• “Wordeater”: next turn, the player has only two words to choose from
  • “Foodloose”: changes your target score (for the whole game) by the number shown.

This is a lot to teach. I’ve had this problem in digital games before and found a most elegant solution long ago.

  • You don’t allow all types. You pick a small set (say, 3 or 5) at the start. You explain only those at the start.
  • You place those icons in some easy to reach location, so players can always tap them to remember what they meant.
  • (In this game, I can even check for taps on the actual location, and explain it again with a pop-up.)

Because you’ve reduced the set, you can explain them all (without overwhelming people), and as they play more rounds, they quickly get very familiar with those 3 powerups.

Unless your game is very deep and takes 2 hours to play, this reduction of possibilities is no issue. After 20 minutes, the game is over, and players can restart to get other powerups. Statistically speaking, it’s highly unlikely you encounter all possible powerups in a game anyway.

In the end, I decided to remove any UI for this, and make it entirely interactive. While playing, you can always tap a special point to get its explanation.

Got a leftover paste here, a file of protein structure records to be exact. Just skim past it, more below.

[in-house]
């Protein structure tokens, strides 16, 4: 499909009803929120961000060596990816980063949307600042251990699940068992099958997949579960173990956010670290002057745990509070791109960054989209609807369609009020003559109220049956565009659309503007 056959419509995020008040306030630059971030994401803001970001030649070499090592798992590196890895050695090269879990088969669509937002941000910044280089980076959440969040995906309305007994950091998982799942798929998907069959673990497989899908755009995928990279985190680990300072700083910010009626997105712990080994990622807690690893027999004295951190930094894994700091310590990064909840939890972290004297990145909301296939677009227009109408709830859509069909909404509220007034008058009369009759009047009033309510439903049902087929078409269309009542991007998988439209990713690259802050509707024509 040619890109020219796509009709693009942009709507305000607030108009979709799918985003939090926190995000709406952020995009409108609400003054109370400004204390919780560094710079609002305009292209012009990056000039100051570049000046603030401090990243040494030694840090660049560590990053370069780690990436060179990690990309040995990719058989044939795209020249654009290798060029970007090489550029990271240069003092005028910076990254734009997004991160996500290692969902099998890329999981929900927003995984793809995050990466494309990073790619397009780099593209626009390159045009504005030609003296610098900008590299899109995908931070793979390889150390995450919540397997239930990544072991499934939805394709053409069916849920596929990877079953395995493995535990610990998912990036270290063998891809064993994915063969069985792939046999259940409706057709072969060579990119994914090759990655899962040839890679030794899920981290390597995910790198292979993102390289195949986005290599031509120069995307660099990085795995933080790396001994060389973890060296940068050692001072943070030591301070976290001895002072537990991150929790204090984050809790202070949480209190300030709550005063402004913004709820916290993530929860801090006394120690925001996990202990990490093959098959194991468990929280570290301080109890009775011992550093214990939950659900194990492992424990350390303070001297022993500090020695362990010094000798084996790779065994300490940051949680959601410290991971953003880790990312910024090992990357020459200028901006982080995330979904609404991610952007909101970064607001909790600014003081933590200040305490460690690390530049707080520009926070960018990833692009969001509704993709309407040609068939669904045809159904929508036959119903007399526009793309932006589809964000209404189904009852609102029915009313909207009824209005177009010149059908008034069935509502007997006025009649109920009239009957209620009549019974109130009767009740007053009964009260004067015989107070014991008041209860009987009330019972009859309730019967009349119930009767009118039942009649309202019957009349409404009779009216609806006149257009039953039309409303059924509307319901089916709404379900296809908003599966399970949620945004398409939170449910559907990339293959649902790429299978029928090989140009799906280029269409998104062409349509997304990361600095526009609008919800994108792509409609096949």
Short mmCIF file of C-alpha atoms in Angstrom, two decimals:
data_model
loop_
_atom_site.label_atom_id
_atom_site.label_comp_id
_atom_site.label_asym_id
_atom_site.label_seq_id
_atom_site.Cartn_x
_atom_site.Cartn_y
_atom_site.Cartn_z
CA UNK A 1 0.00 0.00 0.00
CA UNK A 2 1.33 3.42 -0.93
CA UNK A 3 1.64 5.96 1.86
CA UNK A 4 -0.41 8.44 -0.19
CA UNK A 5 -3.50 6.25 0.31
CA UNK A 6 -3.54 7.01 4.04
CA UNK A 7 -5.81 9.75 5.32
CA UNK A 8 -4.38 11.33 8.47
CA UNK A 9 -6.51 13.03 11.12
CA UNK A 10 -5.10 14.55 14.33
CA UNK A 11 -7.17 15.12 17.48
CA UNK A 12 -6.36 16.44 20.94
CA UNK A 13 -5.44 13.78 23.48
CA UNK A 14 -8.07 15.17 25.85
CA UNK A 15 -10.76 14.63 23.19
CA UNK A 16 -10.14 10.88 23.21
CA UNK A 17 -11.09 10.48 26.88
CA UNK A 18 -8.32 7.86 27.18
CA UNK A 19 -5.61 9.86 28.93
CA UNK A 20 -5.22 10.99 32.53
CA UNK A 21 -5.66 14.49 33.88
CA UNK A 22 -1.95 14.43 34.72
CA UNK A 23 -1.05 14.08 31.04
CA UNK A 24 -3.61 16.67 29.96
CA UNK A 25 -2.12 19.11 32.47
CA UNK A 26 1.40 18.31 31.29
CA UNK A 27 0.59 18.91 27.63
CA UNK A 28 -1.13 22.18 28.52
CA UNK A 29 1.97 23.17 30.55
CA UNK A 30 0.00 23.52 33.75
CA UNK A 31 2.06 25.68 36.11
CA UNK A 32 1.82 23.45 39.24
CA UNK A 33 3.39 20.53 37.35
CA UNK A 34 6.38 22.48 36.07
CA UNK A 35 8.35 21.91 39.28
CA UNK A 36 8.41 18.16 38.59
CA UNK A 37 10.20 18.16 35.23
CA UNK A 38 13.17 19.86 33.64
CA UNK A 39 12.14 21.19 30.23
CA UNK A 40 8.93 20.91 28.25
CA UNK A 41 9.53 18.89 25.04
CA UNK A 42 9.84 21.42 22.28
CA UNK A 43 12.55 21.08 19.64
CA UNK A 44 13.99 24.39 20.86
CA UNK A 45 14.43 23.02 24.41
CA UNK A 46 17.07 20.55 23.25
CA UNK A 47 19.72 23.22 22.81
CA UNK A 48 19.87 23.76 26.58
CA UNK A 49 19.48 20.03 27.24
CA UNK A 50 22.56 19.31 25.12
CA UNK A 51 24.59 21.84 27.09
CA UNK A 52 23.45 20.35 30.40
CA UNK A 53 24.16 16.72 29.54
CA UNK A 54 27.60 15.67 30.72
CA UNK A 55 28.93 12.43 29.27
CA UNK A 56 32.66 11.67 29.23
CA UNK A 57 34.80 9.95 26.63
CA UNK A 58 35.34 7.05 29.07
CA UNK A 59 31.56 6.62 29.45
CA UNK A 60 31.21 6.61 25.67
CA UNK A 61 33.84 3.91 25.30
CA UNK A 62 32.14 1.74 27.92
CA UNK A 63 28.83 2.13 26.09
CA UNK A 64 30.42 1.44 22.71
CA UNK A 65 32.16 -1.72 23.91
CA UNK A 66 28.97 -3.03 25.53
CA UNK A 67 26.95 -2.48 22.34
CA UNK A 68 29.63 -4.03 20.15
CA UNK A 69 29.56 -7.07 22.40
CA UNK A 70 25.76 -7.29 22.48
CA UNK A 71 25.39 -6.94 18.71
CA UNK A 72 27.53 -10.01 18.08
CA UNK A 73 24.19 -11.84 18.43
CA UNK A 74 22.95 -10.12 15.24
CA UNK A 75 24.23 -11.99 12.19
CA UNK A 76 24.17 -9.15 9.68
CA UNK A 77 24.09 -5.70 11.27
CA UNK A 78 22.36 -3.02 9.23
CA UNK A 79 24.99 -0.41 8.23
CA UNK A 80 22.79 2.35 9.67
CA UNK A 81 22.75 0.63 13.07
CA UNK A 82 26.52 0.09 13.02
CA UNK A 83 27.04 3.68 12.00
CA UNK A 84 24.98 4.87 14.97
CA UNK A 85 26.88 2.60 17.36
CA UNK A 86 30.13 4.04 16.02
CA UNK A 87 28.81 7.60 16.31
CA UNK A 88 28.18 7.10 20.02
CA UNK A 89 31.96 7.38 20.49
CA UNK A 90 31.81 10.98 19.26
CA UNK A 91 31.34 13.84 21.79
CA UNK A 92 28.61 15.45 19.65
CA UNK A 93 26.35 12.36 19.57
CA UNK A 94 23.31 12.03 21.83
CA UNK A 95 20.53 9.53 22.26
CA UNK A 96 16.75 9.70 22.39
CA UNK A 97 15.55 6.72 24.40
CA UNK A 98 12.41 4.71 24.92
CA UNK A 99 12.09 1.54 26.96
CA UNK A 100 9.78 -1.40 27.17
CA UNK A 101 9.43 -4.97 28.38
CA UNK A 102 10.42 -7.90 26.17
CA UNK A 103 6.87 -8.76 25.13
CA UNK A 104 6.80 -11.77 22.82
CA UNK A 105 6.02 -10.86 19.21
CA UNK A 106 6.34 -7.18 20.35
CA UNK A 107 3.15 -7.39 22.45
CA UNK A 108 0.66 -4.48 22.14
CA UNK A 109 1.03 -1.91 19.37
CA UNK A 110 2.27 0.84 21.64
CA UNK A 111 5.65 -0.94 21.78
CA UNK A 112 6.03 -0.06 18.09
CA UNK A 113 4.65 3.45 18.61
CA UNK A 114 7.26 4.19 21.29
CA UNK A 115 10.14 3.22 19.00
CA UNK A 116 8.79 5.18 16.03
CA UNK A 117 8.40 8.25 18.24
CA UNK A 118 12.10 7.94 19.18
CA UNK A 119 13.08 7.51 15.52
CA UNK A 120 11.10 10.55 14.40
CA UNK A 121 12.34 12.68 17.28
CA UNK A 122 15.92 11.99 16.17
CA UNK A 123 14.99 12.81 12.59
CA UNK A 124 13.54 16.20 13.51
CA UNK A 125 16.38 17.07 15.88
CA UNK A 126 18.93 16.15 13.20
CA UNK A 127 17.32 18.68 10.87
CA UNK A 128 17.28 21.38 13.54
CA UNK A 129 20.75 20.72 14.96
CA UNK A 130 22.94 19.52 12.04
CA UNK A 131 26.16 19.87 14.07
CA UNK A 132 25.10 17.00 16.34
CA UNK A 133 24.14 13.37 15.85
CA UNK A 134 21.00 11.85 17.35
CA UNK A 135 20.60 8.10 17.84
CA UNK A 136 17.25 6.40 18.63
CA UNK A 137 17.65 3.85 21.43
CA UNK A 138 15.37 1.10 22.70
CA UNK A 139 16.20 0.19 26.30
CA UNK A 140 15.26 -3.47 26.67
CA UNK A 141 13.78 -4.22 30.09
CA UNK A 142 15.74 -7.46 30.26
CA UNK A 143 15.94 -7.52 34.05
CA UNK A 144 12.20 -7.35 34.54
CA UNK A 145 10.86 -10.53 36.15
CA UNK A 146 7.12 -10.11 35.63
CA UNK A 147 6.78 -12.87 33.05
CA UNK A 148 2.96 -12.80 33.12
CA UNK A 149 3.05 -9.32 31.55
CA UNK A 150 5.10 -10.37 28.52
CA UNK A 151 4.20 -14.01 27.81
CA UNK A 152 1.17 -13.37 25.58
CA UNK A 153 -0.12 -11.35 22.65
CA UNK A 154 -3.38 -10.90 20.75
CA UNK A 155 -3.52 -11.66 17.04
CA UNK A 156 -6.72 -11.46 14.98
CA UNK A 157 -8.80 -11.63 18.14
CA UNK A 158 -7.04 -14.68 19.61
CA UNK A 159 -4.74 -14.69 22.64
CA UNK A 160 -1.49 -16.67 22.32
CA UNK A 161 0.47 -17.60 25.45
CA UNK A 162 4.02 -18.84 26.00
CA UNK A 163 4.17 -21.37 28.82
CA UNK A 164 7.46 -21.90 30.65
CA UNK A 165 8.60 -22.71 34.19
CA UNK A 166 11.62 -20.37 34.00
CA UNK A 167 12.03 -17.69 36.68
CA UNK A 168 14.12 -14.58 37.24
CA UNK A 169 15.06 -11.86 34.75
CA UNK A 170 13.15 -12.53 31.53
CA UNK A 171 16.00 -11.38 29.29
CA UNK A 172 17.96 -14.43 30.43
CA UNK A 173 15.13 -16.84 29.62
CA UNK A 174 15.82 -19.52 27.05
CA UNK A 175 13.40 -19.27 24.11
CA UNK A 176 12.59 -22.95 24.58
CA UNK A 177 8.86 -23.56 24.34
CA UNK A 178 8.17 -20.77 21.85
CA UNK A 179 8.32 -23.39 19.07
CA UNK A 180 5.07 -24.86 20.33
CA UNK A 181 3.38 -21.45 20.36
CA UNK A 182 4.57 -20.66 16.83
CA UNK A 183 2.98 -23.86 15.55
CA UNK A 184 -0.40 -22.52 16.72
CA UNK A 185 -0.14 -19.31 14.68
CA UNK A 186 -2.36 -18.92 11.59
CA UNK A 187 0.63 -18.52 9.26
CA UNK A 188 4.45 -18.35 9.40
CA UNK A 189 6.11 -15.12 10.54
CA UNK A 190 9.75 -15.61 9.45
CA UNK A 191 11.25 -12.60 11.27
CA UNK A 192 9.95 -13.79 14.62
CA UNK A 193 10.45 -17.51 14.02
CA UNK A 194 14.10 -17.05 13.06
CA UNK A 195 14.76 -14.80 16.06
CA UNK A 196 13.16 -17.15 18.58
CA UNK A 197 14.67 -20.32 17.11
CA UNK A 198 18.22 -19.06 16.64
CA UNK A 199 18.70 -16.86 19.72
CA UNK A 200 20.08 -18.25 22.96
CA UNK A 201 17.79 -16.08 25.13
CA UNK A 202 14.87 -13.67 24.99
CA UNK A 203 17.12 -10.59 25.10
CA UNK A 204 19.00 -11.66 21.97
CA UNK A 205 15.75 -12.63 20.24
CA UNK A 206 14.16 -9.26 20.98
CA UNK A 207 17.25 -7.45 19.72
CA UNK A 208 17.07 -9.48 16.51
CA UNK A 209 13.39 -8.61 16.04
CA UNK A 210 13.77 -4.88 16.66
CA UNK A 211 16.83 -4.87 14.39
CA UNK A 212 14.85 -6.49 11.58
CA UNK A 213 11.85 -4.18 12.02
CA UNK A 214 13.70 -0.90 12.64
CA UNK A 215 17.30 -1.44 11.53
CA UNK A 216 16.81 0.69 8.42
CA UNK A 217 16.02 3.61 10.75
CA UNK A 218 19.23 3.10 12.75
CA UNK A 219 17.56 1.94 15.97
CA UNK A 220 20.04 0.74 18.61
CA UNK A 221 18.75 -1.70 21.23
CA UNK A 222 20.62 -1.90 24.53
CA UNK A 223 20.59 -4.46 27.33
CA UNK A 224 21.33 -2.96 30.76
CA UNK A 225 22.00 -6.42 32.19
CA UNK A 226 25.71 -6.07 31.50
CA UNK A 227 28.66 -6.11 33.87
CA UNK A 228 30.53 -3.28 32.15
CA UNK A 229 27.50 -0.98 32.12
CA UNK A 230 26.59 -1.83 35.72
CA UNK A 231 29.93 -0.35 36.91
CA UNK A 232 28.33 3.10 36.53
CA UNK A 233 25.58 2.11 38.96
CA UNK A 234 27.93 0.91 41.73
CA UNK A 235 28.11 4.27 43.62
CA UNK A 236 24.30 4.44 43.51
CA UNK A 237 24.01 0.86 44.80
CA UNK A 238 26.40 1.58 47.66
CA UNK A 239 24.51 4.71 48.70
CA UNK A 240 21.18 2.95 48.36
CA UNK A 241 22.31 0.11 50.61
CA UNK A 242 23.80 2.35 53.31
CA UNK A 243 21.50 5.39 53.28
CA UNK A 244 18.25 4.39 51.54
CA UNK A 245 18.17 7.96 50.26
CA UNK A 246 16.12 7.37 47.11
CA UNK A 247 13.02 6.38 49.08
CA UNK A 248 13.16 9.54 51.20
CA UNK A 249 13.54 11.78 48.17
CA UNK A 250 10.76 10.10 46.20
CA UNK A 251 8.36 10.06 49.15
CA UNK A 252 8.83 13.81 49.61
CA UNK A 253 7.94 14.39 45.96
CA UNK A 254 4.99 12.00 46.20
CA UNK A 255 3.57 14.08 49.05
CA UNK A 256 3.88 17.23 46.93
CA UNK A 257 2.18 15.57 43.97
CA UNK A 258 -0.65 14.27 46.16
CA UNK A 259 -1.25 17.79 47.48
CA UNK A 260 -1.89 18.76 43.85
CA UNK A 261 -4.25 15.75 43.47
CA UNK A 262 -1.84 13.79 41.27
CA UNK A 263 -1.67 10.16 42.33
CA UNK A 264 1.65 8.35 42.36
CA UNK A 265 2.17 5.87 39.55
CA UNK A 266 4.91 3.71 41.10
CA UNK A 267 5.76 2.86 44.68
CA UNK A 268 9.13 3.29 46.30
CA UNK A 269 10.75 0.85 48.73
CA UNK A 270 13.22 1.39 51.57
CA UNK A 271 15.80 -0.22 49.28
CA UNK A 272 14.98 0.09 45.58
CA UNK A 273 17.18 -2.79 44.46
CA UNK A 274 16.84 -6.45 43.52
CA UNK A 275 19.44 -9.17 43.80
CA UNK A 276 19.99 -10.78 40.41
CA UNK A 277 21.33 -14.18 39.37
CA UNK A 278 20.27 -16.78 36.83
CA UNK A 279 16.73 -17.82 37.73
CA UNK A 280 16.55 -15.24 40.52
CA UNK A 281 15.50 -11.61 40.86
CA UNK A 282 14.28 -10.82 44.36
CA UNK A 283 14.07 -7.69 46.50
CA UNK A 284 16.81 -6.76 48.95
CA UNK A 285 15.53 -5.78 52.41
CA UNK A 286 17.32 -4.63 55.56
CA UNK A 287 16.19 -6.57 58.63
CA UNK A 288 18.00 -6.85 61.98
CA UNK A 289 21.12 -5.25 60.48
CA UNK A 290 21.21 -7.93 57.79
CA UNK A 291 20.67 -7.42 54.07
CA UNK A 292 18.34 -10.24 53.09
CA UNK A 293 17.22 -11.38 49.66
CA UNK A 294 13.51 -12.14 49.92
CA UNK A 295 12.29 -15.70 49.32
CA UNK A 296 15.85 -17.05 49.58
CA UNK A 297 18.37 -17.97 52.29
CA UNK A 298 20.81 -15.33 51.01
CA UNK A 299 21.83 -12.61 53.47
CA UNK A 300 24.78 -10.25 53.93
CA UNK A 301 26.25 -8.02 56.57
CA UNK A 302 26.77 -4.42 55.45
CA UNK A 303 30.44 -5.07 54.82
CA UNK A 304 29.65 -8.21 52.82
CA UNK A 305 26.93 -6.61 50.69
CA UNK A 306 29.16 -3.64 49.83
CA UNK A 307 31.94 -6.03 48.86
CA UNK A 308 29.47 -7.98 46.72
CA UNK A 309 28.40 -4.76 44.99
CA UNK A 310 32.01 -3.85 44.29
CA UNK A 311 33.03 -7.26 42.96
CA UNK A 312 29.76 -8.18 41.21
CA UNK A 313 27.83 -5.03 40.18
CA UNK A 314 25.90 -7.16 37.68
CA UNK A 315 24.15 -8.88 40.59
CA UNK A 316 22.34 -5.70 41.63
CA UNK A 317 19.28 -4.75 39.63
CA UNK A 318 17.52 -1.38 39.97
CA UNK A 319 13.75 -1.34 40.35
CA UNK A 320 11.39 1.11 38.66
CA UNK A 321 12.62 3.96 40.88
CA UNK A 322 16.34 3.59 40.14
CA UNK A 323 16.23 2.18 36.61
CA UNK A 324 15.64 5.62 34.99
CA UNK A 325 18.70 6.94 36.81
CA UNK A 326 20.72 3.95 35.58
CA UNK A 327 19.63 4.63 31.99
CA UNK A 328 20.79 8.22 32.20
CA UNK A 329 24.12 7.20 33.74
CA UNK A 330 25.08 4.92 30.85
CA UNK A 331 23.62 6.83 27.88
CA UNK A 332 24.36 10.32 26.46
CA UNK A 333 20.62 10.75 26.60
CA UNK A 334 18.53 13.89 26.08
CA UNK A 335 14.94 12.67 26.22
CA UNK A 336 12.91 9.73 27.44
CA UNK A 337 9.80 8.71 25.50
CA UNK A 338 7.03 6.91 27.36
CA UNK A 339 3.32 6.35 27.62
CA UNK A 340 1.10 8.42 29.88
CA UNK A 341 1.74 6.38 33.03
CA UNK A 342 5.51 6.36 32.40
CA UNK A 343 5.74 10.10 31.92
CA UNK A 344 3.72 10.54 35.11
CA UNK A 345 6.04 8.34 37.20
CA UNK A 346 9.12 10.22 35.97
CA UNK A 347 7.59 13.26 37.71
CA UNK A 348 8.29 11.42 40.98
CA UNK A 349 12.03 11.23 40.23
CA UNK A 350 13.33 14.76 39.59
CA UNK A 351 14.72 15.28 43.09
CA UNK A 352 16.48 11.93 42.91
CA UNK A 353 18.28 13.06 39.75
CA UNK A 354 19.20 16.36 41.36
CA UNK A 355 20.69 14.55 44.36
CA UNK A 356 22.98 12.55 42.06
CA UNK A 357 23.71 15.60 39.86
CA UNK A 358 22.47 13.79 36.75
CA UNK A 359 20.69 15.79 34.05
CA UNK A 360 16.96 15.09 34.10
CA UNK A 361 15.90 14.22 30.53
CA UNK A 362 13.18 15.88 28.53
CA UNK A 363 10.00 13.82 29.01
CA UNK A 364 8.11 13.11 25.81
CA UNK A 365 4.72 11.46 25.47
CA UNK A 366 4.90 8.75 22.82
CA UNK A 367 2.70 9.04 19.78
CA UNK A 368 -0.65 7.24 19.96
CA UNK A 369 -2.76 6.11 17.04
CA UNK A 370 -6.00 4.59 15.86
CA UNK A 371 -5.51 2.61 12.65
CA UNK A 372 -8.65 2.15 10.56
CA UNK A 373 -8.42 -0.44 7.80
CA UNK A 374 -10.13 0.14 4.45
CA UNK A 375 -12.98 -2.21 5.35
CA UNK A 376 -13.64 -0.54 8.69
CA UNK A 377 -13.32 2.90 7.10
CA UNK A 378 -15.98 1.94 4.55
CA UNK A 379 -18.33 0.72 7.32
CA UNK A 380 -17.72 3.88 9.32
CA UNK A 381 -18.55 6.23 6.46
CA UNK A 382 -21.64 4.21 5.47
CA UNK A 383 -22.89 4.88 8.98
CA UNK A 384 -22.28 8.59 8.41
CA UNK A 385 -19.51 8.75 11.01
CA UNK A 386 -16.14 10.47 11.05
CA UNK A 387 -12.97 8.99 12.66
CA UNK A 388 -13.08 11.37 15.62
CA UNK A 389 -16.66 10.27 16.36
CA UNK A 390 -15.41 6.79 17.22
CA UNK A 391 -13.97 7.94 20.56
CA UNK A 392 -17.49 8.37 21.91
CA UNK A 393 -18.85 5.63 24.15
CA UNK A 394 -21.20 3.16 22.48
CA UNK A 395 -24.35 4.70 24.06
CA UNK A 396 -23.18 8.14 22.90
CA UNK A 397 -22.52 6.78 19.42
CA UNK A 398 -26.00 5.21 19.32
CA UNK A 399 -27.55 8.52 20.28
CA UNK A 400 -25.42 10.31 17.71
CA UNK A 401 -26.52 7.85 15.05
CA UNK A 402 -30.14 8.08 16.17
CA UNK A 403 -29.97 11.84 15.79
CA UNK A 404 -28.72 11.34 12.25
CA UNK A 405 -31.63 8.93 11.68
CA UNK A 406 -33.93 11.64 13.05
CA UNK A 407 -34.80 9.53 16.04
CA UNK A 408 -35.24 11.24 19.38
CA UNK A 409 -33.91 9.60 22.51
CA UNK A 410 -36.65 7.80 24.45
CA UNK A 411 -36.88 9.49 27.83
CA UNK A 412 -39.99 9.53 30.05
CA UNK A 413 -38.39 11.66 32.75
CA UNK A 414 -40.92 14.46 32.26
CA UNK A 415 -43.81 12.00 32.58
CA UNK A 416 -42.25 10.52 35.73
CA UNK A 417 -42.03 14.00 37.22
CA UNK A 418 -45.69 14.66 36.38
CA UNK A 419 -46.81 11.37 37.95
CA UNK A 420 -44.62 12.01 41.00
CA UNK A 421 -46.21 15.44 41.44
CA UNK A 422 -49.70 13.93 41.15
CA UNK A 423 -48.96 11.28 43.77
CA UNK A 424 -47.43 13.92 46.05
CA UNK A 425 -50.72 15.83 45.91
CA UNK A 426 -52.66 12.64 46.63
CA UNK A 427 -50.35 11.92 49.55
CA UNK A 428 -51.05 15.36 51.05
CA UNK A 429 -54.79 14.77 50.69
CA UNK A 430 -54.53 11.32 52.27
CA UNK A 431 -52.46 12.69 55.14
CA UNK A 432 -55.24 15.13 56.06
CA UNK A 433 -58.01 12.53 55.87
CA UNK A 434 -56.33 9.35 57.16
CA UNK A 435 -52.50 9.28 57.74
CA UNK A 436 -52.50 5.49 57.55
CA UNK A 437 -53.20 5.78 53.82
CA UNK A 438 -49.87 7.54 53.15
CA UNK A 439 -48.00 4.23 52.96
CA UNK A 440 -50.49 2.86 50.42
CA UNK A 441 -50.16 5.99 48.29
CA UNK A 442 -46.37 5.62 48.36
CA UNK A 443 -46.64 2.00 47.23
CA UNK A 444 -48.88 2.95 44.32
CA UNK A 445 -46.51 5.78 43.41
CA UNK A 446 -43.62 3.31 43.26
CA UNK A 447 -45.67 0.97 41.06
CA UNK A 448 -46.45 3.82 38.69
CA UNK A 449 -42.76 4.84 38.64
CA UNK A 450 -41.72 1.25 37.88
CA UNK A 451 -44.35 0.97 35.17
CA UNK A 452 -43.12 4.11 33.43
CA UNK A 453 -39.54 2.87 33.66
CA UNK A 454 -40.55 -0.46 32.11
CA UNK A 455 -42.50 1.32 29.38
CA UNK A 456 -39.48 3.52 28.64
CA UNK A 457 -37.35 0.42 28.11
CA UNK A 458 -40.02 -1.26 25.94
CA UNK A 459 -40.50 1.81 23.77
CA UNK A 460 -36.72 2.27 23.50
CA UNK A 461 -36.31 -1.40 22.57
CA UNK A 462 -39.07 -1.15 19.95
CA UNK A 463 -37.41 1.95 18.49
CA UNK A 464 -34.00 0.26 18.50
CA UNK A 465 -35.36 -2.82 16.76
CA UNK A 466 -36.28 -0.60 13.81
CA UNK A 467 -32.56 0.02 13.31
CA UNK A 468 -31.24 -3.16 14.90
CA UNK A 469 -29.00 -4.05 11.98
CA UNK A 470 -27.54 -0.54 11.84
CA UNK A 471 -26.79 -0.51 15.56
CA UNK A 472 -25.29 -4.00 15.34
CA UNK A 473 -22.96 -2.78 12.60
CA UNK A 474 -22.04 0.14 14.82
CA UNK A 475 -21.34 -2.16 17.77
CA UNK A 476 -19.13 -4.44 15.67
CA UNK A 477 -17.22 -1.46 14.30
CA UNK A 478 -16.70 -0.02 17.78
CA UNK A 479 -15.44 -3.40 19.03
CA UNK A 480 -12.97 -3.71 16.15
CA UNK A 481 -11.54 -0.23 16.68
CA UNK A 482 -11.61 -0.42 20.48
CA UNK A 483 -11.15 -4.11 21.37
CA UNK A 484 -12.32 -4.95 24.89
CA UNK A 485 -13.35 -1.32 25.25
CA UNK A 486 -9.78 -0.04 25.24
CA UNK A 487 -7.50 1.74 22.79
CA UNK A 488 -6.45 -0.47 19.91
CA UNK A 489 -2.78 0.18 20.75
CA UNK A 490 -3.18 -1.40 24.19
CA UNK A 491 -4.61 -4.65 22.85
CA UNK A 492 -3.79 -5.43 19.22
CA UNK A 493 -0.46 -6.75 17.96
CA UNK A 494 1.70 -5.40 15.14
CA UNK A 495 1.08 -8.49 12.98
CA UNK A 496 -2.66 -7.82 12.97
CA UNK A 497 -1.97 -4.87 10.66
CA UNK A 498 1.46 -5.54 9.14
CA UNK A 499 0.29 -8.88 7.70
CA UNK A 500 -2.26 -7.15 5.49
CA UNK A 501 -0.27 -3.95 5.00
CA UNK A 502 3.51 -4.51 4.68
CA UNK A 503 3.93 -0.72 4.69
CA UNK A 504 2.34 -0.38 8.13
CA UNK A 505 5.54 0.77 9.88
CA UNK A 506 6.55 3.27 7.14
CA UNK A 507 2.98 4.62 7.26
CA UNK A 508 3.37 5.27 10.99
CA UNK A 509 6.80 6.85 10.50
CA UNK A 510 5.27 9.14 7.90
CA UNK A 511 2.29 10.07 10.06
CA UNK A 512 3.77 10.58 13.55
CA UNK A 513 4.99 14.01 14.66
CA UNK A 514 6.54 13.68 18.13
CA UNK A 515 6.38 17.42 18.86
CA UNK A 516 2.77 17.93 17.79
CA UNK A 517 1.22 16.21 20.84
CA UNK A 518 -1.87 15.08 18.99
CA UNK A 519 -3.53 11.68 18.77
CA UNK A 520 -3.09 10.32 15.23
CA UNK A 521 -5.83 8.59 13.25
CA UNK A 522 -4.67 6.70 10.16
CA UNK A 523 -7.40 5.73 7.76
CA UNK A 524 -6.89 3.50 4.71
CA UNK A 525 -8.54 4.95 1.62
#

• First of all, because that is just the most efficient and useful way to do it. People want to know what a point does when they encounter it on their turn, not before or after.
  • Secondly, because I didn’t have space for more UI elements. The game now fits neatly on a mobile screen (with no or minimal scrolling ever needed) and looks clean—I didn’t want to introduce even more icons/buttons.

Image of the powerup hints, a simple overlay you can toggle on top of the canvas
Image of the powerup hints, a simple overlay you can toggle on top of the canvas


Pfew, I forgot how little you have to do for a web video game, especially when compared to a board game. No rulebook to create, no material, and I already had most of the code.

So it’s already time to playtest.

Here you see the reason why I really wanted to make this variation on the game: it’s just so easy to play. I can ask anyone “hey, do you have 15 minutes?”, pull out my phone, and we’re playing this game. The controls are literally drawing with your finger (or, even better, it’s basically “connect the dots”). Anything else is handled by the website, and nothing needs explaining beforehand.

What did we learn from the playtest?